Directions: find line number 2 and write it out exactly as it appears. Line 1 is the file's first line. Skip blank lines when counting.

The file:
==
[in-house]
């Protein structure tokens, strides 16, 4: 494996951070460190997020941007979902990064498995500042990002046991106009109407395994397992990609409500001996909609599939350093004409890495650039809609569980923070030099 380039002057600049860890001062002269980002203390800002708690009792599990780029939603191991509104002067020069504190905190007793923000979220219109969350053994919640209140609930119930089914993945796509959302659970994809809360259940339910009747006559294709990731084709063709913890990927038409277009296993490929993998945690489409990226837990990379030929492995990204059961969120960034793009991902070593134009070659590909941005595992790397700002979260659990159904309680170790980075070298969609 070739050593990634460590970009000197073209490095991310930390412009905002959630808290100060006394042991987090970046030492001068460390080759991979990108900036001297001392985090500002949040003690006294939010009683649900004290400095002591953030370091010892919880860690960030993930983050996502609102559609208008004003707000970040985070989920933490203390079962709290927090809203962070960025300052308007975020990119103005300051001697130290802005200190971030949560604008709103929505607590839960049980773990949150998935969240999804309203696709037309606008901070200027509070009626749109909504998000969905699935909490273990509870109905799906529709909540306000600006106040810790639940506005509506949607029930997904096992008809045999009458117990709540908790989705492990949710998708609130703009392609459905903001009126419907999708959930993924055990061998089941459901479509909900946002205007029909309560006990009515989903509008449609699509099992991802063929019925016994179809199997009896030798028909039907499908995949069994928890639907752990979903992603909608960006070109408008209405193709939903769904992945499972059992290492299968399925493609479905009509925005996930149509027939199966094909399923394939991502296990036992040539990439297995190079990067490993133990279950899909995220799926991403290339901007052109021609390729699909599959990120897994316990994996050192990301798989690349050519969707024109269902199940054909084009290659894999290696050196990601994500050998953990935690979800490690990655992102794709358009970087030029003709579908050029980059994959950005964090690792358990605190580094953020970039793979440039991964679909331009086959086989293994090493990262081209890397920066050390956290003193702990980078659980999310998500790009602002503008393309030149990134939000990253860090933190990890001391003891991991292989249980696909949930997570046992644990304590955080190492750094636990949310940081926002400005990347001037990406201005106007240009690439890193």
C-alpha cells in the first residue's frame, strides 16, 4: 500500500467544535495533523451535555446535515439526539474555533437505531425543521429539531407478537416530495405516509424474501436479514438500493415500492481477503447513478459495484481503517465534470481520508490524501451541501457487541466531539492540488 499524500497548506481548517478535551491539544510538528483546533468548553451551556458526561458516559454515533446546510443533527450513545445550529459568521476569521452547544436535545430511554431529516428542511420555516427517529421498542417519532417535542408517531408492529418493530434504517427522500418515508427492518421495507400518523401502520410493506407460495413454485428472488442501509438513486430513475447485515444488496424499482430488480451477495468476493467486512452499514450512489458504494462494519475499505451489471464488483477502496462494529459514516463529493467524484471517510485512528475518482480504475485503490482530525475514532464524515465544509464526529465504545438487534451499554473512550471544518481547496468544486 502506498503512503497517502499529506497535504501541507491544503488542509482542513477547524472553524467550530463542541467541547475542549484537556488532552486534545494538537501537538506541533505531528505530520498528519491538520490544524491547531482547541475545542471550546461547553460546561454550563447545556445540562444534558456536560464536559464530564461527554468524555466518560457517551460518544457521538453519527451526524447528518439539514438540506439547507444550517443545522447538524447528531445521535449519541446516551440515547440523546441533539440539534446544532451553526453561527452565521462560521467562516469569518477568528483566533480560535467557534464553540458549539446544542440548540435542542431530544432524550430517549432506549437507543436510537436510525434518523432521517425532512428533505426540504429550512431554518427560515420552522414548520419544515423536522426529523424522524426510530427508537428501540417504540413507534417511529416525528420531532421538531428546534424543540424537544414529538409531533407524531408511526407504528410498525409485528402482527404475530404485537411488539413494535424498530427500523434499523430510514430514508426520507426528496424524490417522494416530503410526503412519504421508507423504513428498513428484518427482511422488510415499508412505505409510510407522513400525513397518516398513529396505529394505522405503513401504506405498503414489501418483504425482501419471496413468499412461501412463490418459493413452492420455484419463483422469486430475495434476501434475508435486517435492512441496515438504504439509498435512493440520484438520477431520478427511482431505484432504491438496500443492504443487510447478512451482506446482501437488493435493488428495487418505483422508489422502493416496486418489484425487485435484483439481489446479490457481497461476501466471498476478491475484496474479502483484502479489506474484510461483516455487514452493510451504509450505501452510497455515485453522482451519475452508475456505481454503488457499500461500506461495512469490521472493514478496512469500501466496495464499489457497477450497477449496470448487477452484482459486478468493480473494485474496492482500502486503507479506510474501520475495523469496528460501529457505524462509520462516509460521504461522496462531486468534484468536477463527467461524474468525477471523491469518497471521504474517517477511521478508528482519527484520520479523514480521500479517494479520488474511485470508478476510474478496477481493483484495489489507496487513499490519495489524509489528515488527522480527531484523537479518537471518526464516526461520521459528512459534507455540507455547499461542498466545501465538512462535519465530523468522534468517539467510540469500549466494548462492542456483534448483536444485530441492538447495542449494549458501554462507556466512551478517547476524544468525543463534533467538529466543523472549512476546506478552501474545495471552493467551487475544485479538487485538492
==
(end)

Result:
């Protein structure tokens, strides 16, 4: 494996951070460190997020941007979902990064498995500042990002046991106009109407395994397992990609409500001996909609599939350093004409890495650039809609569980923070030099 380039002057600049860890001062002269980002203390800002708690009792599990780029939603191991509104002067020069504190905190007793923000979220219109969350053994919640209140609930119930089914993945796509959302659970994809809360259940339910009747006559294709990731084709063709913890990927038409277009296993490929993998945690489409990226837990990379030929492995990204059961969120960034793009991902070593134009070659590909941005595992790397700002979260659990159904309680170790980075070298969609 070739050593990634460590970009000197073209490095991310930390412009905002959630808290100060006394042991987090970046030492001068460390080759991979990108900036001297001392985090500002949040003690006294939010009683649900004290400095002591953030370091010892919880860690960030993930983050996502609102559609208008004003707000970040985070989920933490203390079962709290927090809203962070960025300052308007975020990119103005300051001697130290802005200190971030949560604008709103929505607590839960049980773990949150998935969240999804309203696709037309606008901070200027509070009626749109909504998000969905699935909490273990509870109905799906529709909540306000600006106040810790639940506005509506949607029930997904096992008809045999009458117990709540908790989705492990949710998708609130703009392609459905903001009126419907999708959930993924055990061998089941459901479509909900946002205007029909309560006990009515989903509008449609699509099992991802063929019925016994179809199997009896030798028909039907499908995949069994928890639907752990979903992603909608960006070109408008209405193709939903769904992945499972059992290492299968399925493609479905009509925005996930149509027939199966094909399923394939991502296990036992040539990439297995190079990067490993133990279950899909995220799926991403290339901007052109021609390729699909599959990120897994316990994996050192990301798989690349050519969707024109269902199940054909084009290659894999290696050196990601994500050998953990935690979800490690990655992102794709358009970087030029003709579908050029980059994959950005964090690792358990605190580094953020970039793979440039991964679909331009086959086989293994090493990262081209890397920066050390956290003193702990980078659980999310998500790009602002503008393309030149990134939000990253860090933190990890001391003891991991292989249980696909949930997570046992644990304590955080190492750094636990949310940081926002400005990347001037990406201005106007240009690439890193």